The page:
Jacqui Shelton

Friday 30 January 2015

Jacqui hard at work in her studio

Jacqui hard at work in her studio

Jacqui Shelton and I met volunteering the NEW 11 opening at ACCA in Melbourne, bonding over our anxiety at dropping trays full of empty glassware as we pushed through the hip art crowd gathered for the exhibition. We became great friends. Fast-forward almost 4 years and we both found ourselves in New York, Jacqui on a 3-month artist residency at the NARS Foundation, and me on a 12-month working visa. We’ve spent many days here sitting in cafes, nursing cups of coffee and discussing art and our practices, our ideas, inspirations, concerns, and struggles. One Friday afternoon I travelled with Jacqui to her studio in Sunset Park to see what she had been working on. 

The NARS Foundation is located in a large warehouse near the water, up a few flights of stairs and through a heavy fire door. Jacqui’s studio is a large space with a high ceiling and large windows, and as we enter the afternoon sun is streaming in and creating a beautiful dappled effect on the walls and floor. We sit down with peanut butter bagels (“I love peanut butter!”) to discuss Jacqui’s current artistic project and thoughts on her creative process. 

About to jump straight into her Masters degree upon returning to Melbourne at the end of March, Jacqui practice is currently focusing on the very relevant concepts of contemporary working practices, capitalist structures of labour and investigating productivity. 

Participating in a residency program for the very purpose of focusing on your artistic practice, in a new environment and away from the stresses of regular life, can be a liberating and inspiring experience. But on the other hand, sometimes residencies require artists to resolve an idea or project, produce a body of work or mount an exhibition within a specific time frame, which can produce its own stresses. Jacqui has found that being too focused on outcomes can have the effect of stifling her creative process. She is actively working on pursuing an idea and exploring possible outcomes without expectations of a resolution or finished product.

Interestingly, the binary between work and leisure can also be seen as represented by the concept of inside versus outside. These days, inside equals work, office jobs, productivity, while outside equals leisure, fun, play. Some artists enjoy working inside, in the studio, but Jacqui finds the space uninspiring for brainstorming and the development of ideas, preferring to go outside. She doesn’t see herself as a studio artist, in that most of her works are conceived and created outside of the studio, allowing them to refer to broader contexts outside of the white cube. For Jacqui, the studio is where she writes and edits her works on a laptop – a more traditional form of work.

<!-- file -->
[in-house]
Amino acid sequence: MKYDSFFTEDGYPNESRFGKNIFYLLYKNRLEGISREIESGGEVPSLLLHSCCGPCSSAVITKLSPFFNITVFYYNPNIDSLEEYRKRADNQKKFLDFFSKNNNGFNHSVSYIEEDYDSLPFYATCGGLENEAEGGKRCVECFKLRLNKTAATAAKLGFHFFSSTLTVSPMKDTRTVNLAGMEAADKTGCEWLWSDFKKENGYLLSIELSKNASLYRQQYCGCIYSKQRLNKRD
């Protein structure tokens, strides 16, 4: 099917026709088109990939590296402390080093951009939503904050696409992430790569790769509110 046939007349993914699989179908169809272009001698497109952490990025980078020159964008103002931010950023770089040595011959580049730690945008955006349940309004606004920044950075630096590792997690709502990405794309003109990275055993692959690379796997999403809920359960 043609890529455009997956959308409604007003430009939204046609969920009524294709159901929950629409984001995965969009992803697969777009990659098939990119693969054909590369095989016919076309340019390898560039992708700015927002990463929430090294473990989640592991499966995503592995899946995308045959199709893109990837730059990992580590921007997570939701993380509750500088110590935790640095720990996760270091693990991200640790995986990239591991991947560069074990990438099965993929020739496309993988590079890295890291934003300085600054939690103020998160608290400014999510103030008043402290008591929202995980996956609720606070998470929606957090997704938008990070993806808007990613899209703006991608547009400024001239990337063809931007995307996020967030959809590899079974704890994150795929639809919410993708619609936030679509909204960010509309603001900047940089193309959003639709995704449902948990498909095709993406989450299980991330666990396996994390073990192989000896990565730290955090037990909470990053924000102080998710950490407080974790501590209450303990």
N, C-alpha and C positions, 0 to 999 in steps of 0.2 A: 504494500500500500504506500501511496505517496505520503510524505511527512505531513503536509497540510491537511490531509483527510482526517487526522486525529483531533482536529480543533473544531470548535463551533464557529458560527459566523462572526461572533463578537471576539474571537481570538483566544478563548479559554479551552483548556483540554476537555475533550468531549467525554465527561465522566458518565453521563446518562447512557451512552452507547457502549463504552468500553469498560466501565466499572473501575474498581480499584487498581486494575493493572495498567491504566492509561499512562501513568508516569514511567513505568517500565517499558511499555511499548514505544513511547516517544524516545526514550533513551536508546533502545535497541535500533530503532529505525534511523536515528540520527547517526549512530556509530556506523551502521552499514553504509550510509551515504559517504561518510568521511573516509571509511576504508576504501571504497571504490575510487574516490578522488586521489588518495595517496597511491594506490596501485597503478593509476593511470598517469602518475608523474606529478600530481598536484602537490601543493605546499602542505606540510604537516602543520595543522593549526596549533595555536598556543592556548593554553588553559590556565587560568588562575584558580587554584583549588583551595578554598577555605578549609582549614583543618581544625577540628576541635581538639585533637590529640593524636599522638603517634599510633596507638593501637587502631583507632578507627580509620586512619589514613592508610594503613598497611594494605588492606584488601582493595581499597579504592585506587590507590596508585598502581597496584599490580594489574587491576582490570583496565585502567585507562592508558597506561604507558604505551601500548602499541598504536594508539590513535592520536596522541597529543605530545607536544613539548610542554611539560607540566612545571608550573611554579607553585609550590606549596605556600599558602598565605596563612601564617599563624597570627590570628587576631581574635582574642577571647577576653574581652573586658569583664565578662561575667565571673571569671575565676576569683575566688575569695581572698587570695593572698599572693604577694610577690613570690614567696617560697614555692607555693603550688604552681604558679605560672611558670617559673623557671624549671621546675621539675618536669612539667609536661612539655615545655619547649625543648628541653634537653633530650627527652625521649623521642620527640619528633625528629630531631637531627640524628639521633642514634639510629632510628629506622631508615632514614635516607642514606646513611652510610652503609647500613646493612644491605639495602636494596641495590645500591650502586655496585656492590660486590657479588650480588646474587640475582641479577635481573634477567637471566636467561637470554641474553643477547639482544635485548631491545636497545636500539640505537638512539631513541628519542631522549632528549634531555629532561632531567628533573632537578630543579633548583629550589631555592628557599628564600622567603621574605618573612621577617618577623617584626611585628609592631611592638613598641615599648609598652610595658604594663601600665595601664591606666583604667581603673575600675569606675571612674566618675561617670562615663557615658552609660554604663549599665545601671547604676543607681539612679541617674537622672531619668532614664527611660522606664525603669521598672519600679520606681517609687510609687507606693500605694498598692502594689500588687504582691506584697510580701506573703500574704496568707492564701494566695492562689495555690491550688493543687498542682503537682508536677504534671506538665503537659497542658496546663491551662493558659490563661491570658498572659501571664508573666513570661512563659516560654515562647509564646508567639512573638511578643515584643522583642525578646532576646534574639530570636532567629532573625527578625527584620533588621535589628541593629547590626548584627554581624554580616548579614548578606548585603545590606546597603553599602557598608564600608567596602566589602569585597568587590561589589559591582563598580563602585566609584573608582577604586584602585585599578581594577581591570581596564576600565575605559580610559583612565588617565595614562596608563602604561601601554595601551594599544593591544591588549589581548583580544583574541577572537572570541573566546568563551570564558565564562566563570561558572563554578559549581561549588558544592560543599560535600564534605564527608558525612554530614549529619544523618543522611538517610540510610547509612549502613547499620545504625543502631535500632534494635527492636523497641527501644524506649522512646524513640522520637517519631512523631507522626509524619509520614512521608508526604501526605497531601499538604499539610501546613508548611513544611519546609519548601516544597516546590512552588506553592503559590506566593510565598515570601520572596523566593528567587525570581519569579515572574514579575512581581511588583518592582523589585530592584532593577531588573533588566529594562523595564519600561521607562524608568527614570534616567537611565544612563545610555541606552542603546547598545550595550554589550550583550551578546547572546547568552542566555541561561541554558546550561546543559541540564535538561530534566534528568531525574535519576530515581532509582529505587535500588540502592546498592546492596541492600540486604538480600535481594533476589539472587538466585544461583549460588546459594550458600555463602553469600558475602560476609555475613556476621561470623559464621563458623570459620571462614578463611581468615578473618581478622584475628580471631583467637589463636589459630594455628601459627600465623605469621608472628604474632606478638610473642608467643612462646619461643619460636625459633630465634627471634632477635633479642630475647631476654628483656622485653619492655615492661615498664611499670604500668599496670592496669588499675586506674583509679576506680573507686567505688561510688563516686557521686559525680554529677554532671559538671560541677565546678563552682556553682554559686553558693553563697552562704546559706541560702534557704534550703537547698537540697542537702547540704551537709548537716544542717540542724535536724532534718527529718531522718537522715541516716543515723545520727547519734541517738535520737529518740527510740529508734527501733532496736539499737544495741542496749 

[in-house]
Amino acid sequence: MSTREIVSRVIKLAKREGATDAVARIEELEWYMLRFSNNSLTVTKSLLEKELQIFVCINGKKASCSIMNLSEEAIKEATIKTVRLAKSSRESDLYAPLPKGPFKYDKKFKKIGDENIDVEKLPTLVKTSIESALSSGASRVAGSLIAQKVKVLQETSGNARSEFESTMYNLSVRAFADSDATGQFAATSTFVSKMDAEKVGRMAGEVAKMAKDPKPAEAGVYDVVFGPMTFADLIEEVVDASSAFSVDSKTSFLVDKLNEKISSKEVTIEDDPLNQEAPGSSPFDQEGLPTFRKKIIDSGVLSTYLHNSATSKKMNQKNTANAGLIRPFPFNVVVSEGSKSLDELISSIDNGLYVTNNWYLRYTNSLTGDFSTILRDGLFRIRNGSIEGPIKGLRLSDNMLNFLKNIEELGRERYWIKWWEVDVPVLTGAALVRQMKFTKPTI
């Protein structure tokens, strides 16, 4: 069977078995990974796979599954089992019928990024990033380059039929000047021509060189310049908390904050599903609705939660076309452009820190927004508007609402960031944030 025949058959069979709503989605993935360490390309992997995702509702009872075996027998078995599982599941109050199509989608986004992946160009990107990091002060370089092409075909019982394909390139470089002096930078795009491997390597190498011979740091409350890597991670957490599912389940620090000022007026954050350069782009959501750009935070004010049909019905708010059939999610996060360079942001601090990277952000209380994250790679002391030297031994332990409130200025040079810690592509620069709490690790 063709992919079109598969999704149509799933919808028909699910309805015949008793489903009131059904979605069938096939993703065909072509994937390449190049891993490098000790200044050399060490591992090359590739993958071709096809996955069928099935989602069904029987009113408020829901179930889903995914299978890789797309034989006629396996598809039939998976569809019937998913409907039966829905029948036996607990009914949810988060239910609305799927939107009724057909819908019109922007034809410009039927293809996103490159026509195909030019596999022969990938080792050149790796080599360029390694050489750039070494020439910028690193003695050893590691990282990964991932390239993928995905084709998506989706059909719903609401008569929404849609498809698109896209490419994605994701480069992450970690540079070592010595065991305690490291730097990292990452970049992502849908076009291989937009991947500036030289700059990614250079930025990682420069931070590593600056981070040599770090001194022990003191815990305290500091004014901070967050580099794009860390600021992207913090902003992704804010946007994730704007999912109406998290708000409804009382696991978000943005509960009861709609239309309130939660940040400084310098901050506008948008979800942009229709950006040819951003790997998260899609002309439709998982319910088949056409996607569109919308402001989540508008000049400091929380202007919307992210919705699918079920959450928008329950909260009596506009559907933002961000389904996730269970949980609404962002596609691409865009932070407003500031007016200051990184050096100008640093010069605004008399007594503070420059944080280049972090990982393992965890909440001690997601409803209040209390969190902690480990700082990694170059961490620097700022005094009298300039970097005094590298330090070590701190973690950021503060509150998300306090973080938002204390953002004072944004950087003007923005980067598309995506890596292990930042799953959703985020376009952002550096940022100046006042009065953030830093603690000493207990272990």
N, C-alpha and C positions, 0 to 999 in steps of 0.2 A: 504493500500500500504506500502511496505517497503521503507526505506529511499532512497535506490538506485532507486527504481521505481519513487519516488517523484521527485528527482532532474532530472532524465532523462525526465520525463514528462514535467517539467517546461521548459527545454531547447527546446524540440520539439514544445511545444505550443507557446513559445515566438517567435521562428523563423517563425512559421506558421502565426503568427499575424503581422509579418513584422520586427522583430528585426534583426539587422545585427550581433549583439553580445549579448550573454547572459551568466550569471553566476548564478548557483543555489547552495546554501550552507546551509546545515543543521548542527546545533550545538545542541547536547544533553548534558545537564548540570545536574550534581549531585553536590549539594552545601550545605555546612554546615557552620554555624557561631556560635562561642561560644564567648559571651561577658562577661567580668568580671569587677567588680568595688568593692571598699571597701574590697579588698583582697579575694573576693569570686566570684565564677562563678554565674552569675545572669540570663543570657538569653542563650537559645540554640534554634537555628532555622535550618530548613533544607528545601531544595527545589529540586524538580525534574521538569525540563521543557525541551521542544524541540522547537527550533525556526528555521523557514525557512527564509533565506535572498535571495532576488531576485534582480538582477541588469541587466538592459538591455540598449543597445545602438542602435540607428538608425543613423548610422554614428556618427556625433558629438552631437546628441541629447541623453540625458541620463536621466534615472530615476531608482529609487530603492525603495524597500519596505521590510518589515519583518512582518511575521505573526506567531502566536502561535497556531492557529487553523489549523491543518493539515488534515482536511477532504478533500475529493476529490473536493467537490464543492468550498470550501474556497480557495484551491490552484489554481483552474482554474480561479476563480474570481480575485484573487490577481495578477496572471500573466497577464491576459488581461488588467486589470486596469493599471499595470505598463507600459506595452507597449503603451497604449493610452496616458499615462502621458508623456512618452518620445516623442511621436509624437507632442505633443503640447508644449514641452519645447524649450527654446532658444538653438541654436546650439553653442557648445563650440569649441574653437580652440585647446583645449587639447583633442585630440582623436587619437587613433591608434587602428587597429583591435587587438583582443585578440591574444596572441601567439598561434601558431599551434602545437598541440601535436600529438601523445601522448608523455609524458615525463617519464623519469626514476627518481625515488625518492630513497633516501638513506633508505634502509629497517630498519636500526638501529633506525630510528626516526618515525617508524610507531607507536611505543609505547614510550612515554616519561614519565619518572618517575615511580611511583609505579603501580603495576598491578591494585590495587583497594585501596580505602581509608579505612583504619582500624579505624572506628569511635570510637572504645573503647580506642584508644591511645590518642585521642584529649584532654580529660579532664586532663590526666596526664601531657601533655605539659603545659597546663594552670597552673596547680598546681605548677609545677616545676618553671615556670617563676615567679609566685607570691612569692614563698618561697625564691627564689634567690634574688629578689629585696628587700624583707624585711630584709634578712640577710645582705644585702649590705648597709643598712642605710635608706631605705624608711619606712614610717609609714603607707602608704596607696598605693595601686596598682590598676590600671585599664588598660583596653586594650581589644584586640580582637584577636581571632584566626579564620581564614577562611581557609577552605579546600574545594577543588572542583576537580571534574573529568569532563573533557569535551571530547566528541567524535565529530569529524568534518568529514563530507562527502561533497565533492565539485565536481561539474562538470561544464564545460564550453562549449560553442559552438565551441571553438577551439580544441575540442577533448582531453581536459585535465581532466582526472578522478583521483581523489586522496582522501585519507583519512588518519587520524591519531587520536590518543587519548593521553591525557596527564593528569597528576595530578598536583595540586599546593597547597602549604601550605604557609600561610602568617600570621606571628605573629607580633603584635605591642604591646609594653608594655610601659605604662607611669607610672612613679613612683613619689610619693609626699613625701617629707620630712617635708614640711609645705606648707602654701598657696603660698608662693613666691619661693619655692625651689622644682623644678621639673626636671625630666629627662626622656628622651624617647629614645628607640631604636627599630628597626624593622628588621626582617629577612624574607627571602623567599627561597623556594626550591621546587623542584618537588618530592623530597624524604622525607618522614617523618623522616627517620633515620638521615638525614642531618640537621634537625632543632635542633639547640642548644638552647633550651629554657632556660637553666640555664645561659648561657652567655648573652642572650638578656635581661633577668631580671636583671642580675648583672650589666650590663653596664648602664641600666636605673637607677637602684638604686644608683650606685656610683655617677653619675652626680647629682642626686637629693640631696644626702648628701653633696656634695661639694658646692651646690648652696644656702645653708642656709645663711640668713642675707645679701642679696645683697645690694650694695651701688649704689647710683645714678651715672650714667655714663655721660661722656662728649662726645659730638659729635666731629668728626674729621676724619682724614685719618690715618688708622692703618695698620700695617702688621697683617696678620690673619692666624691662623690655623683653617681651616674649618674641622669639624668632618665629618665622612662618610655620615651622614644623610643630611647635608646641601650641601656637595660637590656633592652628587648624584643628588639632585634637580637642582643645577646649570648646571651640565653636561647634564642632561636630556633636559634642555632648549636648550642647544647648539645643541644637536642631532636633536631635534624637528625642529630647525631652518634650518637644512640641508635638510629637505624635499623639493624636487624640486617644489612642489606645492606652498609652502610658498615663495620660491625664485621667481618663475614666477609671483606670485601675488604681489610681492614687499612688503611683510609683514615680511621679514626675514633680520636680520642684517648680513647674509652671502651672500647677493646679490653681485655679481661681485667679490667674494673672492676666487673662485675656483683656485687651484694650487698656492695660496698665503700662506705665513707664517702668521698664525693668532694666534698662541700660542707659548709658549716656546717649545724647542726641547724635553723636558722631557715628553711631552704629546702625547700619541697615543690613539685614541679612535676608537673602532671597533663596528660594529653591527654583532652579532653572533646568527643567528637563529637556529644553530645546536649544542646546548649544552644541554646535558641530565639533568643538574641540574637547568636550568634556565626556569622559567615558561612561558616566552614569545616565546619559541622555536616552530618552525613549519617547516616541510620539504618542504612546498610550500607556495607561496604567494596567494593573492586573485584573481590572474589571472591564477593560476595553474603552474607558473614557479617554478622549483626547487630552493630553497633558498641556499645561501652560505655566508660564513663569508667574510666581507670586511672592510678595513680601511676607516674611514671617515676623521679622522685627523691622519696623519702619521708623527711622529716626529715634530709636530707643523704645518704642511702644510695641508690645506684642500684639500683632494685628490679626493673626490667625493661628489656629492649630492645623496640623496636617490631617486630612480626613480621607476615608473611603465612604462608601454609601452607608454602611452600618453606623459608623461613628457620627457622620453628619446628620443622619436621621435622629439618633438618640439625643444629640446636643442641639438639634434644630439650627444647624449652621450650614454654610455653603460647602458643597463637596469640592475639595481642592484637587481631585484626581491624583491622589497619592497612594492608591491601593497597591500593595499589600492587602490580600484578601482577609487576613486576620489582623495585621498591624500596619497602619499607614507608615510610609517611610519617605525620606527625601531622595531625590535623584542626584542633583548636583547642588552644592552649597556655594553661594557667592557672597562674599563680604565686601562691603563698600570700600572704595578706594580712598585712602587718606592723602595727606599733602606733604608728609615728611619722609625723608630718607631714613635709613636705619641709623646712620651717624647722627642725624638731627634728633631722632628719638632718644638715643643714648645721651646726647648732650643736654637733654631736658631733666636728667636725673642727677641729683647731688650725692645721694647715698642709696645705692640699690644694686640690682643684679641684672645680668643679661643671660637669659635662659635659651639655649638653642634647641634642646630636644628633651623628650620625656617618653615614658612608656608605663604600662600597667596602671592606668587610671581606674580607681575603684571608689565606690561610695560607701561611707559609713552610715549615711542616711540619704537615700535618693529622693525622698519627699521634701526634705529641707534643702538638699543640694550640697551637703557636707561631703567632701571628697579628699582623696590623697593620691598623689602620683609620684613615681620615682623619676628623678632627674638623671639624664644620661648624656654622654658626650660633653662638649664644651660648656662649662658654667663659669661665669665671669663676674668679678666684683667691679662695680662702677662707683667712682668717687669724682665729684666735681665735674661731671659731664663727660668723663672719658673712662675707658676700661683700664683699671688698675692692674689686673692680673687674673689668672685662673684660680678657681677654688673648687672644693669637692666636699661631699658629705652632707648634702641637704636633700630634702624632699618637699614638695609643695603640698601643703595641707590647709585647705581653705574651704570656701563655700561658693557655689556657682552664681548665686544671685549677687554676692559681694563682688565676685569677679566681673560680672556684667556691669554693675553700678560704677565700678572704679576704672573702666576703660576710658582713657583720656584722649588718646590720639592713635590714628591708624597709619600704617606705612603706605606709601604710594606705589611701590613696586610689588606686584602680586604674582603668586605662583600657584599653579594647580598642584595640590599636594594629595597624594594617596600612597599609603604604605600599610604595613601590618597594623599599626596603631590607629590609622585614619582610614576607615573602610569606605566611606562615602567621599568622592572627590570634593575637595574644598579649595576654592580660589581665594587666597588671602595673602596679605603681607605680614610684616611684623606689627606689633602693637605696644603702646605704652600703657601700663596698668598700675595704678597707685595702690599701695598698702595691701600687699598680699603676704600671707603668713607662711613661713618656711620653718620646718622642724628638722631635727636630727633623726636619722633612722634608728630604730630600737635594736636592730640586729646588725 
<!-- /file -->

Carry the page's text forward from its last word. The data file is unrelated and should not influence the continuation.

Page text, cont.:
“I spend most of the time in the studio thinking, planning, trialling and of course the usual admin work, but I can find long periods in there stifling. I need to balance it with physical activity, working in a different environment, and will often do a lot of my reading outside.” 

For a long time inspired by Francis Alÿs, Jacqui has recently been exploring the action of walking as a conscious resistance to both laziness and productivity. A handwritten copy of Alÿs’ 1992 manifesto to walking, ‘As Long as I’m Walking’ is pinned to a wall of her studio. For Alÿs, walking is a form of social resistance, a freedom from art and production,  the idea that an action does not have to have an outcome or, to use the title of his important work, “Sometimes Doing Something Leads to Nothing”. However, this is not to devalue the ‘nothing’, for meaningless actions themselves have meaning in the very process of undertaking them.

Meaningless repetitive actions recur in Jacqui’s works. In a recent video work, filmed on the roof of the Bushwick brownstone that she is living in, Jacqui performs a slow, choreographed dance based on the act of shivering. Signifying both an unconscious reaction to the cold and an allegorically frantic, anxious movement, shivering here is symbolic of the needling urge for productivity. 

“I wanted to begin to act against productivity by taking the first step of slowing down my own production. But still I found myself in a cold environment and felt I was constantly moving to keep warm as I adapted! I reflected on this conversation between the slowing of my creative output and heightened activity of my body by developing choreography around a “slow-mo shiver”.    

With a busy year ahead, no doubt the quest to slow down will be a tricky one.